What do you do with half a bottle of wine? There are so many preservation systems available, from pumps that suck air out to canisters that spray gas in, but the best preservation system of all is one of the cheapest, a 375ml ice wine bottle. If you think you are only going to drink two glasses, pour half the bottle into an old (clean) 375ml dessert wine bottle and cork it. The tall, narrow shape provides the smallest surface area for oxygen exchange. To save a little bit more, a 500ml Port bottle is perfect, and sometimes comes with a cork made for multiple uses.

About The Author

David Honig
Publisher

David Honig, the Publisher, looked at what was happening in the world of wine journalism and realized there were a lot of great writers out there at the same time paying publications, from newspapers to websites, were dropping like flies. So he created Palate Press to find the best writers and create a new forum for them to sell their best work. He is a self-educated oenophile, and defers to the tremendous experience and wisdom of the amazing staff at PALATE PRESS: The Online Wine Magazine.

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  • http://www.thewineguide.com.au Dan Sims

    You should check out winesave … 100% food grade argon. ‘It just works’! http://www.winesave.net/

  • http://wineoscope.wordpress.com Erika Szymanski

    A splendidly simple recycling strategy! One tip to accessorize your tip: be very sure to carefully wash the bottle before and after each use. Unlike most plastics, glass is non-porous and so won’t retain odors or pigments if sanitized thoroughly, but bottles have plenty of edges that can catch and retain smidges of wine. Not only will this adversely affect the flavor of the next wine you store, but it also rapidly generates an environment for mold and/or bacteria to multiply. Dishwashers usually don’t do a fantastic job with small bottles so, unless you have the great fortune of owning a sparger, get out that bottle cleaner!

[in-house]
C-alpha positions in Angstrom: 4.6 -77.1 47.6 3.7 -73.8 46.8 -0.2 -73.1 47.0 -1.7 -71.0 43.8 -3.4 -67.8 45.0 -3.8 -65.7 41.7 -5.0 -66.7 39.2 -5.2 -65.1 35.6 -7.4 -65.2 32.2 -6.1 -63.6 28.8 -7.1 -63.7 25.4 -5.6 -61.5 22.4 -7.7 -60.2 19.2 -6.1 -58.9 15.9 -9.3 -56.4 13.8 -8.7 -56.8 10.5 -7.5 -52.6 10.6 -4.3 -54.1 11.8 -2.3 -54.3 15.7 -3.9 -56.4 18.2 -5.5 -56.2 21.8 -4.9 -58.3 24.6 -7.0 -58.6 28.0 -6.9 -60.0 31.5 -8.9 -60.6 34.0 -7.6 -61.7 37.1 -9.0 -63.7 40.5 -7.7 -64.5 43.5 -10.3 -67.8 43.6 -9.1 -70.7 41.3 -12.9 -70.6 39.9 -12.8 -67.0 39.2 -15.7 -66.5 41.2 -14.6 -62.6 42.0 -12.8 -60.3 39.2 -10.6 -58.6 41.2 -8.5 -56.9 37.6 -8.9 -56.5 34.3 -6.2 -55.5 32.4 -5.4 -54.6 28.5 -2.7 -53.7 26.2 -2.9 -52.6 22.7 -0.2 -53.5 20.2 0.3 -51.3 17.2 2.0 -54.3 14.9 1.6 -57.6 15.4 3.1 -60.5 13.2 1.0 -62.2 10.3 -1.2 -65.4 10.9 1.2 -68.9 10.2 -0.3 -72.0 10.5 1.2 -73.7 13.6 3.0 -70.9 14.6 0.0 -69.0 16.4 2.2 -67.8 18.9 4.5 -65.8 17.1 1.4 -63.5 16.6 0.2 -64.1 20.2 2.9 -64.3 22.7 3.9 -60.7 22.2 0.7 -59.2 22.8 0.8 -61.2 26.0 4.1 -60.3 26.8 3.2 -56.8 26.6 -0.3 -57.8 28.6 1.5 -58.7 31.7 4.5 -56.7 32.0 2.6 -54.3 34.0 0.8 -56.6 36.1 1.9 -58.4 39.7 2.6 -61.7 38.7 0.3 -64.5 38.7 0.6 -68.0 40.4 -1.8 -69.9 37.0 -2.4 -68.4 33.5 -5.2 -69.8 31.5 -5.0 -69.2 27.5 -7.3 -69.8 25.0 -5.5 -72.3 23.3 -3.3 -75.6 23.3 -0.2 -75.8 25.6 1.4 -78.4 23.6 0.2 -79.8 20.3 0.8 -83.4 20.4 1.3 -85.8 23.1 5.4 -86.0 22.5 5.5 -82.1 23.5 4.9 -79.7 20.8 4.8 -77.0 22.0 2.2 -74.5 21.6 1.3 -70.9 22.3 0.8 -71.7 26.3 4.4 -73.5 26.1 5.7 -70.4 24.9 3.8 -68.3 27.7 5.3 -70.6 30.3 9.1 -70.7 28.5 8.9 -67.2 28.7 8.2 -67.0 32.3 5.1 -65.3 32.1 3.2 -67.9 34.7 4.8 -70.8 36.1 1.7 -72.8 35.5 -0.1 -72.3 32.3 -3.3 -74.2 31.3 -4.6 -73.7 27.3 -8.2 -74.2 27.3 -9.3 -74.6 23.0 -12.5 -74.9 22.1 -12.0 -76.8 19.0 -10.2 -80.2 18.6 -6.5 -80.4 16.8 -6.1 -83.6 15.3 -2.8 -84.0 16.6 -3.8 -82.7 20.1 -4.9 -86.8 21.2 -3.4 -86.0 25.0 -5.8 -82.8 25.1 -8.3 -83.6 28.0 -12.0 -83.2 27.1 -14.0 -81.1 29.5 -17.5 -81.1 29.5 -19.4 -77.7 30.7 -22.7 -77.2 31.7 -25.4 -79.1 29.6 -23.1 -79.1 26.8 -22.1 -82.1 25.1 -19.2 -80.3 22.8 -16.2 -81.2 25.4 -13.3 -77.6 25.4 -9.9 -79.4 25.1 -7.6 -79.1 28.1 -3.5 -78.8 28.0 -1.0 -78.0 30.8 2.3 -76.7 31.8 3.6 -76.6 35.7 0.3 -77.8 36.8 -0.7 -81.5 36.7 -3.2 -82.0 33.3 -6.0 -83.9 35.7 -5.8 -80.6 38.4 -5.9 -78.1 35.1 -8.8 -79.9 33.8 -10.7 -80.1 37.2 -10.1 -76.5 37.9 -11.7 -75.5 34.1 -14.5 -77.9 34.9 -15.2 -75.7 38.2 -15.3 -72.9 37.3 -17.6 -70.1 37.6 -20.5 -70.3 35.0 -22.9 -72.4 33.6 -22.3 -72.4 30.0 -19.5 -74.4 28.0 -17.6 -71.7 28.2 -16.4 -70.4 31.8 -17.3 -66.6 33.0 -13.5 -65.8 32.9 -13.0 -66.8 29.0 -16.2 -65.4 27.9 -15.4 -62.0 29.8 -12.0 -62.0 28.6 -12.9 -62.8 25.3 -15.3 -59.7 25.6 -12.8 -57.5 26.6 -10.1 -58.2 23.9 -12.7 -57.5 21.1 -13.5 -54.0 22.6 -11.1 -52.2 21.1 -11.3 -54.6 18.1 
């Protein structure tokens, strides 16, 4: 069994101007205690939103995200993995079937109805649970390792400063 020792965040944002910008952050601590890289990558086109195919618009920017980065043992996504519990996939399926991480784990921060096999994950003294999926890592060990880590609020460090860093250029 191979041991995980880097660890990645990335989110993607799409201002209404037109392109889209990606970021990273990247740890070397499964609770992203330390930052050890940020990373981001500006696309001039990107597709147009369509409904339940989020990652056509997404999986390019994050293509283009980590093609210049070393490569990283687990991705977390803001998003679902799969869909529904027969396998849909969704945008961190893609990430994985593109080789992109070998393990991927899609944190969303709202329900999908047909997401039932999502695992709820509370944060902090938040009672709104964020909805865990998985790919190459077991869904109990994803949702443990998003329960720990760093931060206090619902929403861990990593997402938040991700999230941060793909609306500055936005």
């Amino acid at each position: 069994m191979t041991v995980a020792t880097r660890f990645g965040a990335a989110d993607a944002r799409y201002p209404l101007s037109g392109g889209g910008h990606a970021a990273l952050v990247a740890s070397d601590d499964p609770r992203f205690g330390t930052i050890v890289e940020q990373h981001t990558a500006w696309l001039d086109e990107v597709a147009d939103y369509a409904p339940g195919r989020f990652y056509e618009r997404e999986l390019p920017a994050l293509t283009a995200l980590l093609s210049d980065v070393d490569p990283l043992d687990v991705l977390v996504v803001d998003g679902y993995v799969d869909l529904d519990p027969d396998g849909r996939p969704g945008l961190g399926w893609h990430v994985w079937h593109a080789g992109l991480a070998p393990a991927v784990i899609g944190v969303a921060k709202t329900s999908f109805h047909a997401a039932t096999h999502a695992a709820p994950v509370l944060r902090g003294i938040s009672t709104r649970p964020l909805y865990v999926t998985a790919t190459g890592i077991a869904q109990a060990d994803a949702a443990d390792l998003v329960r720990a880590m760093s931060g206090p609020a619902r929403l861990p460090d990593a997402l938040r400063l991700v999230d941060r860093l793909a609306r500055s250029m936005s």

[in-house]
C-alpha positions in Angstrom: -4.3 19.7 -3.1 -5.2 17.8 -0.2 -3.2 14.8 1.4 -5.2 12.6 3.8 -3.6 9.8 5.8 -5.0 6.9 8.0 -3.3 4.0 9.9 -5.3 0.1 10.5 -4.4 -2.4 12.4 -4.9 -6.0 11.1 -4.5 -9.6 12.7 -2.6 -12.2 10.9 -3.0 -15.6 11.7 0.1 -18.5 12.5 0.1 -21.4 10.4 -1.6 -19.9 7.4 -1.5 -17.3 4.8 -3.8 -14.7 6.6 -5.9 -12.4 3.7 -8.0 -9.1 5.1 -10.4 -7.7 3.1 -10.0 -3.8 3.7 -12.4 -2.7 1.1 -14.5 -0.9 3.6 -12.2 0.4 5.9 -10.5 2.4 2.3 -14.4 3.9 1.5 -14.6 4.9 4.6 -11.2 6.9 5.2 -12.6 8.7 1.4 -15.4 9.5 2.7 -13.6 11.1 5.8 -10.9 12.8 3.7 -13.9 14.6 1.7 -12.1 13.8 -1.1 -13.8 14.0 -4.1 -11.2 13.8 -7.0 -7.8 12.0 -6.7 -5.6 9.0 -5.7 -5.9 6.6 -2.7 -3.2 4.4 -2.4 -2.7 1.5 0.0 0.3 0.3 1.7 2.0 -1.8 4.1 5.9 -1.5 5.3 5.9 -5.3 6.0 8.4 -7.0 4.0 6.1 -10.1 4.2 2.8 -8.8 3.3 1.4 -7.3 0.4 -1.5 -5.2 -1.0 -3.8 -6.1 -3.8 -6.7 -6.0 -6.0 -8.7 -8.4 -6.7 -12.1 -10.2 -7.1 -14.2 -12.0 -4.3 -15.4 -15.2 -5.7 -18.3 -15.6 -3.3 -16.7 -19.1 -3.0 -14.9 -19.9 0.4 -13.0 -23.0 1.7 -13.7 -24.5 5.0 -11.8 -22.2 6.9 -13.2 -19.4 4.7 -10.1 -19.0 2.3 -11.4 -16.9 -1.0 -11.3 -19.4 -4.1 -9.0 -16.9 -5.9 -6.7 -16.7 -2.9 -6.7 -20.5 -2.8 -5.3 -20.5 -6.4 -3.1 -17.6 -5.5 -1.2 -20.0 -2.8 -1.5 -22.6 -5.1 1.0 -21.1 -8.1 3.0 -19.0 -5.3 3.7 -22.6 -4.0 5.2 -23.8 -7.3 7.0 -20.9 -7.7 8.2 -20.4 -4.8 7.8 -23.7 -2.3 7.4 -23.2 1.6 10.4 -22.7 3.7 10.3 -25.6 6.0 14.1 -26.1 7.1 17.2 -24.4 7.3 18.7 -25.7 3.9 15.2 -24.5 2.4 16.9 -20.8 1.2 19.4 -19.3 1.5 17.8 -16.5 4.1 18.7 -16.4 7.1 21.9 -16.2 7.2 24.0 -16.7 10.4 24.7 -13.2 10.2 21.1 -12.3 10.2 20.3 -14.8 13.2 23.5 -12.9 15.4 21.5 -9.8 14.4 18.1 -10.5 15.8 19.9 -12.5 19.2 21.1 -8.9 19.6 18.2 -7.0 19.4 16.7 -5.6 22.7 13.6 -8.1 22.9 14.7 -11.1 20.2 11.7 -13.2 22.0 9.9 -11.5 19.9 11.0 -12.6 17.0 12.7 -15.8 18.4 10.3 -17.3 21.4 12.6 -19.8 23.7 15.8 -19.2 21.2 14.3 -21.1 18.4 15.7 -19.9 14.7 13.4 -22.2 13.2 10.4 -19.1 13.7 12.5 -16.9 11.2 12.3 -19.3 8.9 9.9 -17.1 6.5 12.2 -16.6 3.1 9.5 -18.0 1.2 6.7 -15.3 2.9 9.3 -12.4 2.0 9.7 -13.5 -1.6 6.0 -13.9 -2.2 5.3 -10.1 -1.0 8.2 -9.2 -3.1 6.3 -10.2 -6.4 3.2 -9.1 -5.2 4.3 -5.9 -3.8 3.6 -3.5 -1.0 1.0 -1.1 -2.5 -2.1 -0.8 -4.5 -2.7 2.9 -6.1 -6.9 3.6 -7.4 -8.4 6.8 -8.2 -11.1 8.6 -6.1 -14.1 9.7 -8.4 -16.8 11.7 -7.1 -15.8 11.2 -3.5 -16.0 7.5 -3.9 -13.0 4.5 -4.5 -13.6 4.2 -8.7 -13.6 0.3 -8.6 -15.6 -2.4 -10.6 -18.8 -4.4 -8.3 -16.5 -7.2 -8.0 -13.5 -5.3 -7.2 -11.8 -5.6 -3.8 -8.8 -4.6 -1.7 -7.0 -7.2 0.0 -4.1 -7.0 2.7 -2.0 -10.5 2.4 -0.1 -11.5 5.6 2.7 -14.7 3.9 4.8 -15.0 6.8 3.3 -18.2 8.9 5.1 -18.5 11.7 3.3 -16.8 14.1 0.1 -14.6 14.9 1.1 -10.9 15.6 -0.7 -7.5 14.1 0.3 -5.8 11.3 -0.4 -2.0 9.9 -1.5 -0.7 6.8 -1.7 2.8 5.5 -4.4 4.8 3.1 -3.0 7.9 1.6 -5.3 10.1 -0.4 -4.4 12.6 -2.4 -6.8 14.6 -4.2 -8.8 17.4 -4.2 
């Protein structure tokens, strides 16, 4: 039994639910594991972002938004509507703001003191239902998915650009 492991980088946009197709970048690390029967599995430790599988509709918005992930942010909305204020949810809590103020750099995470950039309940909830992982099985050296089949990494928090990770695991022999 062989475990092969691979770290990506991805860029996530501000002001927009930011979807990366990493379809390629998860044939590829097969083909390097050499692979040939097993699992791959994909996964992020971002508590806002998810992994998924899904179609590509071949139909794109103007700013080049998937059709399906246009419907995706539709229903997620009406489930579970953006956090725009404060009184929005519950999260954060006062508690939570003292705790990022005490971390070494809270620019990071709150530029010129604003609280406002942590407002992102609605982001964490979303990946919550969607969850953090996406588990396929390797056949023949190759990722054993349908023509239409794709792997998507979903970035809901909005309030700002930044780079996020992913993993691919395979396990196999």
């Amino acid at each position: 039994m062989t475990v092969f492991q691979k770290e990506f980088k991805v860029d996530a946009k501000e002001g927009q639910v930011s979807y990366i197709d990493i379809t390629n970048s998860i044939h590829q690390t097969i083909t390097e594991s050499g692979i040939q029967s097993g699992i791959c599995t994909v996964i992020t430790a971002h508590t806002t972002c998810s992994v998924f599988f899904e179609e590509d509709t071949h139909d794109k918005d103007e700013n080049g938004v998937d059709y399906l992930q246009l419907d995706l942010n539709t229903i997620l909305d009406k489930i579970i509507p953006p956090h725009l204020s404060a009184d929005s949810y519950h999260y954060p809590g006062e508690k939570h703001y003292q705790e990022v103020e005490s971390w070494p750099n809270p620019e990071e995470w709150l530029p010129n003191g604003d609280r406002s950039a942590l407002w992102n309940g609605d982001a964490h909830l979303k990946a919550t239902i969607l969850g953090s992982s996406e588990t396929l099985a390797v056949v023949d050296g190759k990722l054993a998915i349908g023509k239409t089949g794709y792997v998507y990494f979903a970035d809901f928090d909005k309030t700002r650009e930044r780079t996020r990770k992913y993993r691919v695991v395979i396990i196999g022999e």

• King Krak, Oenomancer

    The best thing to do is put a stopper on it and put it in the fridge. Only if it’s an older wine that is on its way out do you need to think about going beyond this.

  • Don R

    This is a very level-headed suggestion indeed, but after nearly 10 years of success with my current method, I’m hard pressed to change. I’m a huge fan of the rubber stopper/vacuum pump combination because of how well it works and how low-maintenance it is. Young wines I’ve opened remain fresh for up to 2 weeks under this method, even at room temp! The vacuum keeps the air from quickly oxidizing the wine, even in their original 750ml bottles. Often changes are imperceptible from day to day, wtih the exception that usually the 2nd day is better than the first. Rare is the bottle that doesn’t last 4-5 days this way in perfect condition. Last reason to love them is that I find the drinkability window in years to mirror the number of days the wine survives, open, without oxidation. Very revealing and educational, on top of it. :-)

  • http://www.onxwine.com Jenny

    I love any method that allows for recycling.